Writer and researcher Stephen Downes, who specializes in online learning, describes the challenge of using engagement analytics this way:
“There are different tools for measuring learning engagement, and most of them are quantificational. The obvious ones [measure] page access, time-on-task, successful submission of question results – things like that. Those are suitable for a basic level of assessment. You can tell whether students are actually doing something. That’s important in certain circumstances. But to think that constitutes analytics in any meaningful sense would be a gross oversimplification.”
Examples of software used for engagement analytics includes
Learning analytics measure the student’s actual learning state; what students know, what they don’t know, and why. We propose that the category of learning analytics be reserved for analytics that actually measure changes in a students’ knowledge and skill level, with respect to specific curriculum. The insights generated from true learning analytics support optimization of learning through information, recommendation and personalization. Learning analytics are actionable.
Examples of the type of information that can be captured by learning analytics include:
- What aspects of the course did the student master?
- Which students are struggling, and with which concepts, topics and problems?
- What misconceptions about the curriculum are leading to poor performance?
- What topics require more attention or better presentation?
The data for learning analytics is captured through frequent formative and summative assessments. Based on the data generated from a student’s interaction with these assessments, it is now possible, as a result of extensive research at Carnegie Mellon University and elsewhere, to derive strikingly accurate measurements of student knowledge and skills. Learning theory offers explanations of the mechanisms of learning (e.g., the power law of learning, cognitive load, rate of learning, learning decay, etc.) and these cognitive factors can be incorporated into learning analytic models to measure, predict and respond to student performance in the online course.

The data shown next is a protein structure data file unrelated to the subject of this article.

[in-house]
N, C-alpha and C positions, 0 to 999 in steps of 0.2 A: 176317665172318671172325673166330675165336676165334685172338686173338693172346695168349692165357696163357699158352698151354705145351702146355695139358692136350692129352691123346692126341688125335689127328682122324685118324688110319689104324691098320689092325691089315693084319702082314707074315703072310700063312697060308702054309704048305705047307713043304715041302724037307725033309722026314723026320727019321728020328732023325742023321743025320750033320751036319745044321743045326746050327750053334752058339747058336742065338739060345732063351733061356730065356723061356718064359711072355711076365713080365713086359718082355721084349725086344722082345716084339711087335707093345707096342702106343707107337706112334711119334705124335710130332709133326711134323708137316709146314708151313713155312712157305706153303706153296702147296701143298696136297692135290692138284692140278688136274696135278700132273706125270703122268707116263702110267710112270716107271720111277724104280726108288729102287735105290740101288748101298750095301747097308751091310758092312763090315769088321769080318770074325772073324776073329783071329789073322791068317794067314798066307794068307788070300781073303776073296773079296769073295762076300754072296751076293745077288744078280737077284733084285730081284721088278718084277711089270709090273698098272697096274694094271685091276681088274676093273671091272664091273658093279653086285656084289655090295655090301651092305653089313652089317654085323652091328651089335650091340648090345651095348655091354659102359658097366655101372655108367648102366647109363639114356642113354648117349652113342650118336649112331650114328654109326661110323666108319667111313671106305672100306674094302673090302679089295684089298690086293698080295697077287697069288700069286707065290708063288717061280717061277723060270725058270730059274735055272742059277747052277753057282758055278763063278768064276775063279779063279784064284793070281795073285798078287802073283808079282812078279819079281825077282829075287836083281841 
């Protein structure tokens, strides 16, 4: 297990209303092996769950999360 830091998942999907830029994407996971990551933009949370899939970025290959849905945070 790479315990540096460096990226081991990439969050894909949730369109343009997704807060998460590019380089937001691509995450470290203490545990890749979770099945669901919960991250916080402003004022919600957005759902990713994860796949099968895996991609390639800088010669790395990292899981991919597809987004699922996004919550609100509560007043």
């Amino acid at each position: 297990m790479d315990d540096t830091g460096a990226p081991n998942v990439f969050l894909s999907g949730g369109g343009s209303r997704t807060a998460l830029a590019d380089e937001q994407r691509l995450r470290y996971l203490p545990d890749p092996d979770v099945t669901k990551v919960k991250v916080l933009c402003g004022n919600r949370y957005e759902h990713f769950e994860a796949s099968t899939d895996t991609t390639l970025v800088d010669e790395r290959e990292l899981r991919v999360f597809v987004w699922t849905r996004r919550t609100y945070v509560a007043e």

The insights produced by learning analytics can be used to create dashboard-style reports of student performance or to modify a student’s experience in real-time, or both. Learning dashboards give learners, faculty and institutions a visual snapshot of each student’s performance, as it relates to specific learning objectives.
The information can also be used in real-time to continuously adapt the instructional activities (e.g., level of difficulty) presented to the learner to match individual needs. Automated recommendations help create a personal path of learning for each student. Practice is personalized so that students receive the right amount of practice, targeted at the right level, for the right topics. Instructors and mentors receive dashboards and alerts to guide more timely and effective interactions and interventions. Instructional design teams use the data to measure efficacy of course materials, and continuously improve the learning experience, saving time and resources.
Each of the three types of analytics offers value. And there is inevitably some overlap between the approaches. But learning analytics is the only approach upon which educators can confidently determine the actual state of a student’s learning. It provides a true foundation for new opportunities to improve and optimize learning.
 Collaboration, Analytics, and the LMS: A Conversation with Stephen Downes. Retrieved February 6, 2014. http://campustechnology.com/newsletters/ctfocus/2010/10/collaboration_analytics_and-the-lms_a-conversation-with-stephen-downes.aspx
Dr. Keith Hampson is Managing Director, Client Innovations at Acrobatiq, a Carnegie Mellon University venture born out of CMU’s long history in cognitive science, human-computer interaction, and software engineering. In addition to adaptive “intelligent” courseware and learning analytics, we offer a range of consulting and professional development services for colleges and universities that increase the quality of their digital programs.